By starting with this lifestyle piece you can quickly narrow down certain job opportunities. For example, if you love to travel and want to work with patients (lets assume cardiac anatomy interests you), you could consider working for a company like Medtronic, Boston Scientific, or Abbott who develop and sell pacemakers and defibrillators. You would get to drive around a region (think metropolitan area or half a state in some circumstances) and support the implantation of pacemakers and get to interact with patients, nurses, physicians, etc. You'd be on your feet all day with a lot of small talk. Conversely, if you hate interacting with new people and want to have set working hours to create a work/life balance that works for you, maybe you take a job as an engineer working for one of those companies in-house. In-house engineers have a HUGE variety of jobs. For example, you could be a Design Engineer who is working on the actual design of a new product or a Reliability Engineer who analyzes all the ways a product can fail and tries to determine how reliable the product is so that they can mitigate potential areas of concern prior to it's use in patients.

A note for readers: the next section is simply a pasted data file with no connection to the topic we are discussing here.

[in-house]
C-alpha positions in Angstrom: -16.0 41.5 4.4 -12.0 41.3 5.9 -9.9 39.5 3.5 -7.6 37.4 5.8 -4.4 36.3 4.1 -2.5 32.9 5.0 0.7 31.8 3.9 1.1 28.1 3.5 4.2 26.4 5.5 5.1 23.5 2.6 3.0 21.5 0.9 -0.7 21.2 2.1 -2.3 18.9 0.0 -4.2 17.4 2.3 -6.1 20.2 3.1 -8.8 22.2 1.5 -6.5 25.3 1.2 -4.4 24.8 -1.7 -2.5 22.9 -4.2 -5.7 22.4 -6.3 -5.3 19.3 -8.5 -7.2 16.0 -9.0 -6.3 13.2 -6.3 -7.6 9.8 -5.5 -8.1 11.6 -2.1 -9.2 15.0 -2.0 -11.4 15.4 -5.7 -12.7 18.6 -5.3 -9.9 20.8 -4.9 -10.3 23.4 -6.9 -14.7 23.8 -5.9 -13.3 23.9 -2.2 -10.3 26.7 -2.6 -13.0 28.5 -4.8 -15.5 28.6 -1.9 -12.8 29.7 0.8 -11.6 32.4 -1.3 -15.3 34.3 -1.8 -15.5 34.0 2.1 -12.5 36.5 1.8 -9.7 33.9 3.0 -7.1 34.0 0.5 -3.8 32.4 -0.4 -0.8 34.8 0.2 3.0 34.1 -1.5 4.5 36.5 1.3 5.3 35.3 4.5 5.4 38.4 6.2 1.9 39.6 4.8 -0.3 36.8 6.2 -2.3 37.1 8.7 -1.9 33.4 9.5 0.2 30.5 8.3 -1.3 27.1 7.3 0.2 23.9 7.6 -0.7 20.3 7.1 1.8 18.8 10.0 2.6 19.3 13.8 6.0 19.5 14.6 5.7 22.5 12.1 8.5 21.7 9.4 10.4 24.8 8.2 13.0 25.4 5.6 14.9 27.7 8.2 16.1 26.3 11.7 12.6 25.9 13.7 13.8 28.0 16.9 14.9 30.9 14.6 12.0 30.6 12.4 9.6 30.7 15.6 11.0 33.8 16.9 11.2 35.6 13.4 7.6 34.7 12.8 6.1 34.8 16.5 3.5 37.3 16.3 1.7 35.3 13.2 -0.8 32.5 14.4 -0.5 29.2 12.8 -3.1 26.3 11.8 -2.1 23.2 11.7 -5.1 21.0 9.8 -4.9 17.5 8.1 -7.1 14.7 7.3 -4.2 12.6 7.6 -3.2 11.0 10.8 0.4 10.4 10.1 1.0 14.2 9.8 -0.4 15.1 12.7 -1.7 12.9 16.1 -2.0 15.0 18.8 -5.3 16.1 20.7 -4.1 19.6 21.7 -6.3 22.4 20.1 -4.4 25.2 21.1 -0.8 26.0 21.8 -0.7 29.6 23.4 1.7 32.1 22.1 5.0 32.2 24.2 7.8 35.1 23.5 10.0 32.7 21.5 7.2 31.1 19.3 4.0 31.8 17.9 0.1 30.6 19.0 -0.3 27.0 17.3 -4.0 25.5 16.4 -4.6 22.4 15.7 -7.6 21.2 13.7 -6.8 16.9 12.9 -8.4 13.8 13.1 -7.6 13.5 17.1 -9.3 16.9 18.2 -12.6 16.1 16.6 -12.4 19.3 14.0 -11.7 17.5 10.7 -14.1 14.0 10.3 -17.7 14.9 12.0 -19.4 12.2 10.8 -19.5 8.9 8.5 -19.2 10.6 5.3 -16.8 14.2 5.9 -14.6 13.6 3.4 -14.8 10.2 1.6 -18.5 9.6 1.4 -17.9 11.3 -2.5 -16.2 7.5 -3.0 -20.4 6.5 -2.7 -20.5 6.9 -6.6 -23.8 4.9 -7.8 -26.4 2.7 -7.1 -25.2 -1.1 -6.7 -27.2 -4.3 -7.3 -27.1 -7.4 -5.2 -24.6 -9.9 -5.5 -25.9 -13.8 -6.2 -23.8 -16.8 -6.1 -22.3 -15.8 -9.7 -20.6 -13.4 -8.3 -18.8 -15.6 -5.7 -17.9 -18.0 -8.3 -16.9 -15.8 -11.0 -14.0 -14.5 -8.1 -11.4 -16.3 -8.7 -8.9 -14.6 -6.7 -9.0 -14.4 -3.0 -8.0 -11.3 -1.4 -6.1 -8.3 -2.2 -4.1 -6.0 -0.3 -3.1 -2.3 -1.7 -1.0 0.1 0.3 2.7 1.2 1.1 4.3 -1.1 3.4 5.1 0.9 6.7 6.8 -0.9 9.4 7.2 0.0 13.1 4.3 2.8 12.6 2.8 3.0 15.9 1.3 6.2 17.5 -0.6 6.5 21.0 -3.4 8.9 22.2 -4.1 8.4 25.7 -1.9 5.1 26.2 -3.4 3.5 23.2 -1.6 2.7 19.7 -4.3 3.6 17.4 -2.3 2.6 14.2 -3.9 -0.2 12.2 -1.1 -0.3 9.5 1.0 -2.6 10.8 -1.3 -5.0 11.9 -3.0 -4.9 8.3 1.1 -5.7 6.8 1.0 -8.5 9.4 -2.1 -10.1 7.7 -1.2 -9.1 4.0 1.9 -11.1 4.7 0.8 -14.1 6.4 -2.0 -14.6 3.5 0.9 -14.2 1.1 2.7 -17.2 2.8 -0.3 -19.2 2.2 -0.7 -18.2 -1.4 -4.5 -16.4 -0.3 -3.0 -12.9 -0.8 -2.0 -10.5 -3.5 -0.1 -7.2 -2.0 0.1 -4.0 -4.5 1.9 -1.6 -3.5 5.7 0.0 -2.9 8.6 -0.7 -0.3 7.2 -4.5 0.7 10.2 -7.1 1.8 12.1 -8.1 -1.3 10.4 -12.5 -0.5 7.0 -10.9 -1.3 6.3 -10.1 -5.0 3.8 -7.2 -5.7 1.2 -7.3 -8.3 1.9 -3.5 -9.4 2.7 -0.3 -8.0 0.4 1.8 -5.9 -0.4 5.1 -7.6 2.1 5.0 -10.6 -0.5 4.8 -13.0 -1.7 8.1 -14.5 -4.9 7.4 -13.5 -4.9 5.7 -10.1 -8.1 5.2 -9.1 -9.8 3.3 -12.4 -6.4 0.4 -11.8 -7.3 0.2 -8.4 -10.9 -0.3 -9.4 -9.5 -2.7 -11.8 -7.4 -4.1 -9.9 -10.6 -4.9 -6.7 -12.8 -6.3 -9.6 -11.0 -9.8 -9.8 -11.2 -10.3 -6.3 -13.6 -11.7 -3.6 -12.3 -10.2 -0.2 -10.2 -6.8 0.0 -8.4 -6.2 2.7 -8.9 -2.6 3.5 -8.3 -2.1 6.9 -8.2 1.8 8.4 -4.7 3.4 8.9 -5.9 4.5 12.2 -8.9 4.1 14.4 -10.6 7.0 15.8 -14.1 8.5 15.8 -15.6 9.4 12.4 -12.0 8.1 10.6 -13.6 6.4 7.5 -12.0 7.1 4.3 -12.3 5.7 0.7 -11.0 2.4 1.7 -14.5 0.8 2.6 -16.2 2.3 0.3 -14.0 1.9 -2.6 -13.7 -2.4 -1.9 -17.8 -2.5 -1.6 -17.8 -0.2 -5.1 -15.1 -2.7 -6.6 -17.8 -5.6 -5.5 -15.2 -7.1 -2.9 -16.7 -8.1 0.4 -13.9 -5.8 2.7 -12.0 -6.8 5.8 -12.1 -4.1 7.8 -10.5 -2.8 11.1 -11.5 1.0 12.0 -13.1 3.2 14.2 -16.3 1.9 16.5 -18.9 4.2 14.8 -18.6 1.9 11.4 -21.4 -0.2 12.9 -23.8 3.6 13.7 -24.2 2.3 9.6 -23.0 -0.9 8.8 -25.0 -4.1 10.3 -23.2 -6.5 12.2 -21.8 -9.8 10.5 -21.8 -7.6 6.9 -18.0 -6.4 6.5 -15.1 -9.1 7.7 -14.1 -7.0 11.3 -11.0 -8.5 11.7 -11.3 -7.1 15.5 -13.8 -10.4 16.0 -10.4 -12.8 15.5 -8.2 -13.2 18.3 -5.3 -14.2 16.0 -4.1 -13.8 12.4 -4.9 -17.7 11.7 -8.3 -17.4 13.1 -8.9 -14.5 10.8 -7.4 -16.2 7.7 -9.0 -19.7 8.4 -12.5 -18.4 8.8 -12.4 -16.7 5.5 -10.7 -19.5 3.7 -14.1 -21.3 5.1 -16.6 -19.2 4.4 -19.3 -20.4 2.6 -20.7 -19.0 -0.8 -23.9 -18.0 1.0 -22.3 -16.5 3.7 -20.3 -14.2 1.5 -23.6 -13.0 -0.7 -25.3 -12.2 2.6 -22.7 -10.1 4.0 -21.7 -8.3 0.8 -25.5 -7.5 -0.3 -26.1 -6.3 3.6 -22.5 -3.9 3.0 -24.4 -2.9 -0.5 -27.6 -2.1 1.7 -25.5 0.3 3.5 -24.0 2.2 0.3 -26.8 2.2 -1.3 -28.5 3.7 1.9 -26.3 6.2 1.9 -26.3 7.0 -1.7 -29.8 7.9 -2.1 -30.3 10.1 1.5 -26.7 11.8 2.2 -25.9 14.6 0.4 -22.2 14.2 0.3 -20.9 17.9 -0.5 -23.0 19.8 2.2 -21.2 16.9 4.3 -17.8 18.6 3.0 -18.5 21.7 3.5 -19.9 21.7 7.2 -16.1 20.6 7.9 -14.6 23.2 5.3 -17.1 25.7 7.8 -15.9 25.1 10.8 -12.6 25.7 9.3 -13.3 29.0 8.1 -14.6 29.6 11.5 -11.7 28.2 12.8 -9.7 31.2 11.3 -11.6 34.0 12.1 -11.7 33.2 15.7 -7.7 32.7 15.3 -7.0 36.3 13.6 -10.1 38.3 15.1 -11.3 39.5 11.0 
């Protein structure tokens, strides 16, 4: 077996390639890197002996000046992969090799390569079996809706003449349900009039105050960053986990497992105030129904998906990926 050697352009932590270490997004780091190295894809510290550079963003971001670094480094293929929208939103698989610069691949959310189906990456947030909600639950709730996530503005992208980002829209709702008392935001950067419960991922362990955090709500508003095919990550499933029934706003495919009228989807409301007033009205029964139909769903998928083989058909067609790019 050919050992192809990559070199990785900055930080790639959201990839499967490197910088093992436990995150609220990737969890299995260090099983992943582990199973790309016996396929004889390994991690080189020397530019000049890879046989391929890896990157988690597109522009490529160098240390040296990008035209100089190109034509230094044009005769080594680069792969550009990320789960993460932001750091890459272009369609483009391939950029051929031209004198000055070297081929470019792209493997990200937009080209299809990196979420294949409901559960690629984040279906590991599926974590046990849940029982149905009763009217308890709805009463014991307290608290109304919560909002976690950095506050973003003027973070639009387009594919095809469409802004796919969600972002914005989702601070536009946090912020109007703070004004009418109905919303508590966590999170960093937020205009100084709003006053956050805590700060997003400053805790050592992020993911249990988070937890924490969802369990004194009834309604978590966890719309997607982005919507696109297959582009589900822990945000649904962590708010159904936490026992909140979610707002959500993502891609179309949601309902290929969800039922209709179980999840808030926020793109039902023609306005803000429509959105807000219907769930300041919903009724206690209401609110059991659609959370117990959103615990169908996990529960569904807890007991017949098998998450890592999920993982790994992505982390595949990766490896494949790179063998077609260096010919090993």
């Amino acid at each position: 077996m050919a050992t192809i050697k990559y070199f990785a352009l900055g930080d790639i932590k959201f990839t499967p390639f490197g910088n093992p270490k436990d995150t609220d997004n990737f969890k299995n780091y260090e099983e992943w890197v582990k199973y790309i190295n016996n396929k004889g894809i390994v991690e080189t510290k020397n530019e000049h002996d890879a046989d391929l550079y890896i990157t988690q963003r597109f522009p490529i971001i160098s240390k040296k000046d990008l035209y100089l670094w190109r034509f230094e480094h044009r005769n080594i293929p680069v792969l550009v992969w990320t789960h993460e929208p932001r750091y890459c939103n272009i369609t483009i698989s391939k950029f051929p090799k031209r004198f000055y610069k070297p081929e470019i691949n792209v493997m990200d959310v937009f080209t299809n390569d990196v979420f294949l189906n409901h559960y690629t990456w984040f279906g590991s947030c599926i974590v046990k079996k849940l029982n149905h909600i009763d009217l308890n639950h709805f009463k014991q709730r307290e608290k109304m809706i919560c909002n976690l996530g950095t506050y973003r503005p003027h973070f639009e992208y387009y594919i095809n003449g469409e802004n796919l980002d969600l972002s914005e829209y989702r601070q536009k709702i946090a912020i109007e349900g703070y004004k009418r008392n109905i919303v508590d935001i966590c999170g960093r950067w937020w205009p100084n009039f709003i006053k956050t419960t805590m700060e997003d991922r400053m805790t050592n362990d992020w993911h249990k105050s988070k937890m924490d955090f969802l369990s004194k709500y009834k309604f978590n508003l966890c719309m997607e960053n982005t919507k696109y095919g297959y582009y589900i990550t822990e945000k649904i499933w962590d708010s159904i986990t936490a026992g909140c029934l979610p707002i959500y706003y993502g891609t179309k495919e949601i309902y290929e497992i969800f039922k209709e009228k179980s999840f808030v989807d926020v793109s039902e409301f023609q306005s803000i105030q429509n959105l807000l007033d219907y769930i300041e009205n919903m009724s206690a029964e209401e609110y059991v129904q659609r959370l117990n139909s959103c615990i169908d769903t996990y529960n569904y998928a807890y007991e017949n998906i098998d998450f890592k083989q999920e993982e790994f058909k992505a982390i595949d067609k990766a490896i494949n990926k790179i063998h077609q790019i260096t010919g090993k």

In my experience, having a BME degree creates an enormous amount of different job opportunities. I'd start by identifying what type of lifestyle you want to have and what anatomical system interests you the most (circulatory system, respiratory system, nervous system, etc.). By identifying those two things you can then start looking at companies who create or sell a product that interacts with your anatomical system of interest. Once you have that you can begin looking at what job opportunities are for that particular product (sales force, in-house engineer (Systems, Design, Safety, Reliability, Human Factors)).